NEW YORK (WKBW) — A federal judge has extended the temporary restraining order on the COVID-19 vaccine requirement for New York State health care workers until October 12 for health care workers seeking a religious exemption.
On September 14, a federal judge in Utica issued a temporary restraining order blocking the COVID-19 vaccine requirement for health care workers in New York State that was set to go into place on September 27.
A group of health care workers sued, saying their Constitutional rights were violated. Corey Hogan, an attorney at HoganWillig Attorneys at Law, said the complaint is focused on the fact that the vaccine mandate only allows for a medical exemption and does not allow for a religious exemption.
NYS responded on September 17, saying it intended to pursue its legal options.
Due to the time sensitive nature of the case the judge canceled oral arguments that were supposed to happen on September 28 and will hear the health care worker's request for a preliminary injunction through papers.
The state's opposition is due by 5:00 p.m. Wednesday.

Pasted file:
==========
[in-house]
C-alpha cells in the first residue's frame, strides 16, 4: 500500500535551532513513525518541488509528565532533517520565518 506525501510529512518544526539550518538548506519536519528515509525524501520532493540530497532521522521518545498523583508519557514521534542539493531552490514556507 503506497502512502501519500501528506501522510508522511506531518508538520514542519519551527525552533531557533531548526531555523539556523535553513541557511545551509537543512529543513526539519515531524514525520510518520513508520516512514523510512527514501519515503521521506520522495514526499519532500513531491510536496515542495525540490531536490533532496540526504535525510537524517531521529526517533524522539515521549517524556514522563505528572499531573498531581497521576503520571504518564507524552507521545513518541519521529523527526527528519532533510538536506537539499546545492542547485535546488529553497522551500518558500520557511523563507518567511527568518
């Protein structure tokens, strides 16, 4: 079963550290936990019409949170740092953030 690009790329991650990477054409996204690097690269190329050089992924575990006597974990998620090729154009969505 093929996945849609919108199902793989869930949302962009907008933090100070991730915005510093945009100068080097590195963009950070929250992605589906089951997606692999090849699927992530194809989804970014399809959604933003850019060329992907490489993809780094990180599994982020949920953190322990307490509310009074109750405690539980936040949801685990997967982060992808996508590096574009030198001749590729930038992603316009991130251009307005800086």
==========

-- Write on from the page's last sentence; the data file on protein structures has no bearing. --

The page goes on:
The temporary restraining order has been extended to October 12 health care workers seeking a religious exemption and the judge will make a decision on a preliminary injunction before then.
When reached for comment Monday, the governor's office referred 7 Eyewitness News to a statement from Hazel Crampton-Hays, Press Secretary to Governor Hochul last week:
Governor Hochul is doing everything in her power to protect New Yorkers and combat the Delta variant by increasing vaccine rates across the State. Requiring vaccination of health care workers is critical to this battle. This order does not suspend the vaccine mandate, but it temporarily bars the Department of Health from enforcing the mandate where individuals have claims for religious exemption. We are considering all of our legal options to keep our communities safe.